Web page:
Testosterone can affect bone growth. Young boys treated with testosterone implants may need x-rays every 6 months to check bone development.

Call your doctor if you have any pain, redness, swelling, tenderness, itching, tingling, bruising, or drainage where the implant was inserted, or if the implant comes through the skin or falls out.

If treatment needs to be stopped, the implants may need to be surgically removed early. Do not try to remove the implants yourself. Your doctor will determine whether you need continued treatment with testosterone implants.

Testosterone implants can affect the results of certain medical tests. Tell any doctor who treats you that you are using this medicine.


Low Testosterone (Low T) Treatments See Slideshow

What happens if I miss a dose (Testopel Pellets)?

Call your doctor for instructions if you miss an appointment for your testosterone implants.

What happens if I overdose (Testopel Pellets)?

Since the testosterone implant contains a specific amount of the medicine, you are not likely to receive an overdose.

What should I avoid while using testosterone implants (Testopel Pellets)?

Follow your doctor's instructions about any restrictions on food, beverages, or activity.

What other drugs will affect testosterone implants (Testopel Pellets)?

Tell your doctor about all your other medicines, especially:

This list is not complete. Other drugs may affect testosterone implants, including prescription and over-the-counter medicines, vitamins, and herbal products. Not all possible drug interactions are listed here.

Where can I get more information (Testopel Pellets)?

Your pharmacist can provide more information about testosterone.

Remember, keep this and all other medicines out of the reach of children, never share your medicines with others, and use this medication only for the indication prescribed.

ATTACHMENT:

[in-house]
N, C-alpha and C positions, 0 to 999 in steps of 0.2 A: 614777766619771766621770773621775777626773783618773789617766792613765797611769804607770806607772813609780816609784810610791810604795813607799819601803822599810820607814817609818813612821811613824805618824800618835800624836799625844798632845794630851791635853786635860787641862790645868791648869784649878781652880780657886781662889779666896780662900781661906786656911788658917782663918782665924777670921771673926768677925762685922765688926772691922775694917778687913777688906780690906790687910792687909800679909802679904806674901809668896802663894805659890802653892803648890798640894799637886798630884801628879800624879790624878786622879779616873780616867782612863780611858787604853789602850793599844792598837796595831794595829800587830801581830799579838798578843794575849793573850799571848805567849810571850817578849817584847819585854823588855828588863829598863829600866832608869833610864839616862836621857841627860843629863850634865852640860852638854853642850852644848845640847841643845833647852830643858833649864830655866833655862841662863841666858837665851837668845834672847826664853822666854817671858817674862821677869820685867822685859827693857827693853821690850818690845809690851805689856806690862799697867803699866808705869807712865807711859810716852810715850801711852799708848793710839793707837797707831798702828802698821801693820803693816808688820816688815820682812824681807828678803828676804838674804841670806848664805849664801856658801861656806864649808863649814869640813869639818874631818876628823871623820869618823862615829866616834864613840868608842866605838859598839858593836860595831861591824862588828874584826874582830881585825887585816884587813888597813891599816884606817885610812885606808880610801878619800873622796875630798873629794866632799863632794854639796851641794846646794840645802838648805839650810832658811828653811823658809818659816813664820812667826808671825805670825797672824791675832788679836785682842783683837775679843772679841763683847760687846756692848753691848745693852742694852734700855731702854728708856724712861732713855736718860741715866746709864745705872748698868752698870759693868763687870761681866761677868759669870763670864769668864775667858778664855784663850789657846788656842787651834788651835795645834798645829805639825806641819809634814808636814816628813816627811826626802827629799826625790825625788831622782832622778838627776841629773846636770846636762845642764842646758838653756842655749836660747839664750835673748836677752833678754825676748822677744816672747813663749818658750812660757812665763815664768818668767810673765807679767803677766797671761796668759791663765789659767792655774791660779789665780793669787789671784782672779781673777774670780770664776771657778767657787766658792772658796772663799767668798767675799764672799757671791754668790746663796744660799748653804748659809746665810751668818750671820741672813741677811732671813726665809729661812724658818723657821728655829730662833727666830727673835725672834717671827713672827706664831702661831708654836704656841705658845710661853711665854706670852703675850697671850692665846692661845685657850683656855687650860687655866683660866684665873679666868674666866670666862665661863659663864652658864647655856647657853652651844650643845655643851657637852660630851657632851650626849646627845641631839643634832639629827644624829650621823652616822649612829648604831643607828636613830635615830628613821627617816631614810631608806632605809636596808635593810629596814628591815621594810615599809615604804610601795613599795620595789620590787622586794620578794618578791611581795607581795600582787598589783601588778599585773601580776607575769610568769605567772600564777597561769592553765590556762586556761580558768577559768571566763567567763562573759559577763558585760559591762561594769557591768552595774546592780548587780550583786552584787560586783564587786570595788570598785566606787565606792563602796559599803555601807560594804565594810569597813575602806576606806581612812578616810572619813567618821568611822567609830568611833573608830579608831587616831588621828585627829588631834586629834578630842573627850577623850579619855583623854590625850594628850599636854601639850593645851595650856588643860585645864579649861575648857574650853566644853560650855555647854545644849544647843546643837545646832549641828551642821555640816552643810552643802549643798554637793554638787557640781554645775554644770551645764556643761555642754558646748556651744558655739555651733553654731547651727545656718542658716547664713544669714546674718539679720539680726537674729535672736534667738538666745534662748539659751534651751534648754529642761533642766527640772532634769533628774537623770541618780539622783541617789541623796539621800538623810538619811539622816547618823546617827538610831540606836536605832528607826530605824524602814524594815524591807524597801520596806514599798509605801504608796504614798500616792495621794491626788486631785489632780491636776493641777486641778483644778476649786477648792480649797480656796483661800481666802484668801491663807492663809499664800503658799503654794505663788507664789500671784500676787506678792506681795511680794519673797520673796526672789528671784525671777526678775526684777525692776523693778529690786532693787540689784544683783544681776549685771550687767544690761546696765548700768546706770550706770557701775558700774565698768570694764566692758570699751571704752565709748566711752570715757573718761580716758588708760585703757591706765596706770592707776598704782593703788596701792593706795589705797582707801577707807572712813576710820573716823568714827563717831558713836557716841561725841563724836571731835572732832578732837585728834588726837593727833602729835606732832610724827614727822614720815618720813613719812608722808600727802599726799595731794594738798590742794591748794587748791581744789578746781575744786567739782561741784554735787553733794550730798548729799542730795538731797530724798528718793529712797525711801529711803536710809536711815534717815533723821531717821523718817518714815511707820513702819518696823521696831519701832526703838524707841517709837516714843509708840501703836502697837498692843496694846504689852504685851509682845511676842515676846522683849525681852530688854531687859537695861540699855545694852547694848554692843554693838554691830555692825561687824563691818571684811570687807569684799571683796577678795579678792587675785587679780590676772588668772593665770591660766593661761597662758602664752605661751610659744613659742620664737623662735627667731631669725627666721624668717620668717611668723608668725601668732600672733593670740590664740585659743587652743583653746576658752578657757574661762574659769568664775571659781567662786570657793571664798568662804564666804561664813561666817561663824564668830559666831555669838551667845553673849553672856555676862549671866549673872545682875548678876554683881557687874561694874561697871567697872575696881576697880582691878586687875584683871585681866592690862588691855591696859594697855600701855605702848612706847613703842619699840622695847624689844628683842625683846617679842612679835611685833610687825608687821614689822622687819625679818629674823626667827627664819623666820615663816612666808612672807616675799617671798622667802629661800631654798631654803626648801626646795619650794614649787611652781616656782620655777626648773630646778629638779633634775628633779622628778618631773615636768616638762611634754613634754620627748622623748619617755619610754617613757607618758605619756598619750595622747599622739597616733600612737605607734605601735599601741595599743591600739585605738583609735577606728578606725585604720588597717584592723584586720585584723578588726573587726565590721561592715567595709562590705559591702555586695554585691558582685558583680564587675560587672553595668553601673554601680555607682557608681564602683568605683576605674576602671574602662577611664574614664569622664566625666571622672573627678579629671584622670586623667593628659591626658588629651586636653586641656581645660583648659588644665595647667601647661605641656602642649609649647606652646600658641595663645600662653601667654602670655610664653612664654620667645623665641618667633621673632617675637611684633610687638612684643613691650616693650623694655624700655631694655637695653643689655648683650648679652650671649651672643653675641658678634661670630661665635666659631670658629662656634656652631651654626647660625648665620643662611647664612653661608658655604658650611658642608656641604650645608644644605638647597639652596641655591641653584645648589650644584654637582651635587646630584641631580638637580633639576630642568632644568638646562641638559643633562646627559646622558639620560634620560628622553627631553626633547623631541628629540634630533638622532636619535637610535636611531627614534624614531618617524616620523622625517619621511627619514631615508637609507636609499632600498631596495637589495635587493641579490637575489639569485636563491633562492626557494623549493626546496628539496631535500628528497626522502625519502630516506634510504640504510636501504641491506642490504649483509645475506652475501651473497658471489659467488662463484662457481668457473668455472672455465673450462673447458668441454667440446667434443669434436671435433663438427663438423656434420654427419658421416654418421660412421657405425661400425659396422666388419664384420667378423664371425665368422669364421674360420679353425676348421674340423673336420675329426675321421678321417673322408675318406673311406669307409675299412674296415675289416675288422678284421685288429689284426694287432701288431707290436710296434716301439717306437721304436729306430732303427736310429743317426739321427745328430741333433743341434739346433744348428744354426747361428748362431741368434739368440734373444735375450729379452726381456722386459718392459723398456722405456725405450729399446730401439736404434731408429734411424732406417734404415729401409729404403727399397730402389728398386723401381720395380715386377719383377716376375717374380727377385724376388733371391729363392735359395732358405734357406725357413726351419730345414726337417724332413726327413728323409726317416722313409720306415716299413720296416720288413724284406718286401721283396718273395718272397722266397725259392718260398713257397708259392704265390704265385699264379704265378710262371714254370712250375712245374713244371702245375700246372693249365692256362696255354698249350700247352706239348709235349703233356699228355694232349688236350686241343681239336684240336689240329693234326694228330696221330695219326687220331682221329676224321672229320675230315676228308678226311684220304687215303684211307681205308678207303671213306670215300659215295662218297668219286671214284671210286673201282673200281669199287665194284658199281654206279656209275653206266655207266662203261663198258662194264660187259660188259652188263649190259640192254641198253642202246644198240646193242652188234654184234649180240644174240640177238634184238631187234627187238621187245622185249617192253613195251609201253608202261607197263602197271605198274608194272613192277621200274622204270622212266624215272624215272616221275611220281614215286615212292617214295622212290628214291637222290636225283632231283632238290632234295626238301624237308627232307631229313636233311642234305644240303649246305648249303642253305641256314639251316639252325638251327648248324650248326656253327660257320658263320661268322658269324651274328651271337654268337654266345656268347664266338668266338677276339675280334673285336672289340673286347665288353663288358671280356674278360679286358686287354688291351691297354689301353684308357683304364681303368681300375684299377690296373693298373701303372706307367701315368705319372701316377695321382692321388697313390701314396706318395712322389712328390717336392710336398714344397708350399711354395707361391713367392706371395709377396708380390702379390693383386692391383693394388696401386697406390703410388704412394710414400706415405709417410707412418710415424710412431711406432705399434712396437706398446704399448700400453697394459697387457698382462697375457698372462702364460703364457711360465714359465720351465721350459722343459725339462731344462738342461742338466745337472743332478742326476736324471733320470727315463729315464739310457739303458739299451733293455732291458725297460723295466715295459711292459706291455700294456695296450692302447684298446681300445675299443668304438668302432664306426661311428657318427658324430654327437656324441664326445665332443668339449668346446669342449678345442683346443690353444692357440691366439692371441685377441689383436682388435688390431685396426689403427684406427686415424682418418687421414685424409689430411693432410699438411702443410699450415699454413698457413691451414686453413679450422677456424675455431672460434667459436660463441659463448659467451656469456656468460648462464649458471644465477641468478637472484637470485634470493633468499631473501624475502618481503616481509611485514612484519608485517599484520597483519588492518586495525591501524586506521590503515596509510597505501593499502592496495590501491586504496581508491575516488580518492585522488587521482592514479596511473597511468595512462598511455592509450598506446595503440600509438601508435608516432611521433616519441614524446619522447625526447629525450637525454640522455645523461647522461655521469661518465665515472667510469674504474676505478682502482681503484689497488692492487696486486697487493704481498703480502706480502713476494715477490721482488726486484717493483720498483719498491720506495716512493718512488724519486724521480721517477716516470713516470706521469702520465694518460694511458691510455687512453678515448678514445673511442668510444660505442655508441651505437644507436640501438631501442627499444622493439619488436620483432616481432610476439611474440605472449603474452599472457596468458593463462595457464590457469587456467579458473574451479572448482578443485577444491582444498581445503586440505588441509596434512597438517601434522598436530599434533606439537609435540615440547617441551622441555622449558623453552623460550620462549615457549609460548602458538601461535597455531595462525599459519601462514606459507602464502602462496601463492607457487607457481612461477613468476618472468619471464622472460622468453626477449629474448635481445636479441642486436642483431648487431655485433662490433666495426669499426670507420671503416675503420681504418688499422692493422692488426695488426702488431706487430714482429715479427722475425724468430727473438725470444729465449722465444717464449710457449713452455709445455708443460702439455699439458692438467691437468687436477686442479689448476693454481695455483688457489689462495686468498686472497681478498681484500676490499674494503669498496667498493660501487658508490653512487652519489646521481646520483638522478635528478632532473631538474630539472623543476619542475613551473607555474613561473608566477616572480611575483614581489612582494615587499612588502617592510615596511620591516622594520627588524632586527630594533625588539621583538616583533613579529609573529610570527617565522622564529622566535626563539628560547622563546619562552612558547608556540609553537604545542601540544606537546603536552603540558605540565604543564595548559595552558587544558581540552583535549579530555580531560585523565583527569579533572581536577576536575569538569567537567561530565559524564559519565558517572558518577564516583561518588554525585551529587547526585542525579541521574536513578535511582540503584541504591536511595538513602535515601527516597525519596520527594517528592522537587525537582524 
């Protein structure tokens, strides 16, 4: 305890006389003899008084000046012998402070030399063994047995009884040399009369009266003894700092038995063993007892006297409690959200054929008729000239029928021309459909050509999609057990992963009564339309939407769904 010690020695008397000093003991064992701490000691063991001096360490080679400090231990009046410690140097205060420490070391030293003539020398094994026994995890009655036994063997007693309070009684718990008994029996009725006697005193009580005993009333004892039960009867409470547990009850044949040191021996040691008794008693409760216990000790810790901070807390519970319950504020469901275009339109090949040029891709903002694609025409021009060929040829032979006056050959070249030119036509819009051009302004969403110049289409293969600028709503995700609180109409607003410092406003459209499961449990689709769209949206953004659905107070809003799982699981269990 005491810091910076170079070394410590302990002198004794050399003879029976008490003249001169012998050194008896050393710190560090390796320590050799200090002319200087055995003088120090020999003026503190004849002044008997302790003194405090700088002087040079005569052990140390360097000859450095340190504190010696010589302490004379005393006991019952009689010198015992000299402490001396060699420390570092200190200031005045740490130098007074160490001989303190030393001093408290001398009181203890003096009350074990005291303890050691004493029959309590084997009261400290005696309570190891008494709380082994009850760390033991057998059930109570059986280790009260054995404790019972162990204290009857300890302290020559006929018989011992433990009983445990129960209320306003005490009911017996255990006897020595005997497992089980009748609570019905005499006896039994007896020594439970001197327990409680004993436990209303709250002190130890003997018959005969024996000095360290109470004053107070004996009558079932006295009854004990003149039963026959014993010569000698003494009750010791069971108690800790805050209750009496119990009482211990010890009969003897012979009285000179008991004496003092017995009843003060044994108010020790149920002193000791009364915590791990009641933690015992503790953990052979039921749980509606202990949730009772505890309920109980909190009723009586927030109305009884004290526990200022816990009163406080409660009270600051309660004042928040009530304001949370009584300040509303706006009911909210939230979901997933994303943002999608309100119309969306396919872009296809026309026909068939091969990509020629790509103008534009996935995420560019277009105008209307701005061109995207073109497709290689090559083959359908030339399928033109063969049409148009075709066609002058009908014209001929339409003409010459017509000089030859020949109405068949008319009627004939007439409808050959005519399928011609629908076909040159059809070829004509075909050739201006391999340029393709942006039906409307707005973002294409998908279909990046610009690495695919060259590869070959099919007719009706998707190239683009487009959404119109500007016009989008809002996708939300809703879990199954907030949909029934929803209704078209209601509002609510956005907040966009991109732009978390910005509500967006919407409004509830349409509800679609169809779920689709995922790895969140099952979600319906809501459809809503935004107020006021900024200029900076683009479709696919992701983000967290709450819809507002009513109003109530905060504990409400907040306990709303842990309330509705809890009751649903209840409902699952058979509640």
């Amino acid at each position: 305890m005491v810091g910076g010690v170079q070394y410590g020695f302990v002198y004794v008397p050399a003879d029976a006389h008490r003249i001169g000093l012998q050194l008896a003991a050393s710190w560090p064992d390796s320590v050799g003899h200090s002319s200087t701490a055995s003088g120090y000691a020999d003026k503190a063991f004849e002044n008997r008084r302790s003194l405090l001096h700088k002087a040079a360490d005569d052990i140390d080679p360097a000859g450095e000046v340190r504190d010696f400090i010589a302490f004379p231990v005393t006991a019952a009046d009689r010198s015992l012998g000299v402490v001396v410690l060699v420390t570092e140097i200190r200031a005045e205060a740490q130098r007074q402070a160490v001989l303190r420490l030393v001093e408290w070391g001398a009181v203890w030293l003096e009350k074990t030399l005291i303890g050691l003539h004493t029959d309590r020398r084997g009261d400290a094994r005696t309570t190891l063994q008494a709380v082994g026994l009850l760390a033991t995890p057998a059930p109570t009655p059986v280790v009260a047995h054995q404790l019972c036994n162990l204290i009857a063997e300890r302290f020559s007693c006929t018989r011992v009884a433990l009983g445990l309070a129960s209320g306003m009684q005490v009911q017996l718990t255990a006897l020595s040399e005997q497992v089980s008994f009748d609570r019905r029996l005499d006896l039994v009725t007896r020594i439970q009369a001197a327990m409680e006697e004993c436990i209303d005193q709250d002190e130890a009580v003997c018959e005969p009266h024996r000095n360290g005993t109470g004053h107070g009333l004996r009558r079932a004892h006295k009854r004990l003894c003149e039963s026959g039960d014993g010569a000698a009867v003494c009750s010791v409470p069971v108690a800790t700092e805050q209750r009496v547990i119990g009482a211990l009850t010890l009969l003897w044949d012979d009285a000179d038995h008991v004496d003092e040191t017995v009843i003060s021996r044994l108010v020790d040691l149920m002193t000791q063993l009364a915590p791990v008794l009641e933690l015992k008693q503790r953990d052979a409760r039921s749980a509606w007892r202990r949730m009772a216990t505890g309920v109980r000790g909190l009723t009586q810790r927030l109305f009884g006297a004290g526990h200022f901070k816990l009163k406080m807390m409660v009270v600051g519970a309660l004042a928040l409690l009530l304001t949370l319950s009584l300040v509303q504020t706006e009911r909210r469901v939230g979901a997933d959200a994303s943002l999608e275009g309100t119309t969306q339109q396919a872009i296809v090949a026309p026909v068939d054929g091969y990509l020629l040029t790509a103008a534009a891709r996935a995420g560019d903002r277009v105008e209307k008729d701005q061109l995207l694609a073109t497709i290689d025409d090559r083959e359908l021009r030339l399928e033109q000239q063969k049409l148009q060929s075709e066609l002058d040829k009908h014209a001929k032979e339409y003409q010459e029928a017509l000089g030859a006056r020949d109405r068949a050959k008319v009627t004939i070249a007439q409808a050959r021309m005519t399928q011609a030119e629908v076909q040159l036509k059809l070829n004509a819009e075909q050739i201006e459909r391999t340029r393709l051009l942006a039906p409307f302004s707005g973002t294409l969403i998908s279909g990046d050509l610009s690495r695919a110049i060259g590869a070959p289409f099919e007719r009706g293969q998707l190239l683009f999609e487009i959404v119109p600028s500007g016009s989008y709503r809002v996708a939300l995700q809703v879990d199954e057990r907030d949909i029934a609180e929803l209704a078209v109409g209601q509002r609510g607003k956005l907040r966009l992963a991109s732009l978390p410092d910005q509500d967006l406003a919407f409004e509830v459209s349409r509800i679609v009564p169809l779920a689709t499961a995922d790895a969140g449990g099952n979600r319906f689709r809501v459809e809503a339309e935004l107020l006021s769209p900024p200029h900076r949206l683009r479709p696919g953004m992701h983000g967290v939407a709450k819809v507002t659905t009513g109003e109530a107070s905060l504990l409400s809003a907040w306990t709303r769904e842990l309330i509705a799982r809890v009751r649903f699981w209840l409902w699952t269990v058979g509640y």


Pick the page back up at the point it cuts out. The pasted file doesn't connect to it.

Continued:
Every effort has been made to ensure that the information provided by Cerner Multum, Inc. ('Multum') is accurate, up-to-date, and complete, but no guarantee is made to that effect. Drug information contained herein may be time sensitive. Multum information has been compiled for use by healthcare practitioners and consumers in the United States and therefore Multum does not warrant that uses outside of the United States are appropriate, unless specifically indicated otherwise. Multum's drug information does not endorse drugs, diagnose patients or recommend therapy. Multum's drug information is an informational resource designed to assist licensed healthcare practitioners in caring for their patients and/or to serve consumers viewing this service as a supplement to, and not a substitute for, the expertise, skill, knowledge and judgment of healthcare practitioners. The absence of a warning for a given drug or drug combination in no way should be construed to indicate that the drug or drug combination is safe, effective or appropriate for any given patient. Multum does not assume any responsibility for any aspect of healthcare administered with the aid of information Multum provides. The information contained herein is not intended to cover all possible uses, directions, precautions, warnings, drug interactions, allergic reactions, or adverse effects. If you have questions about the drugs you are taking, check with your doctor, nurse or pharmacist.

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Reviewed on 3/17/2022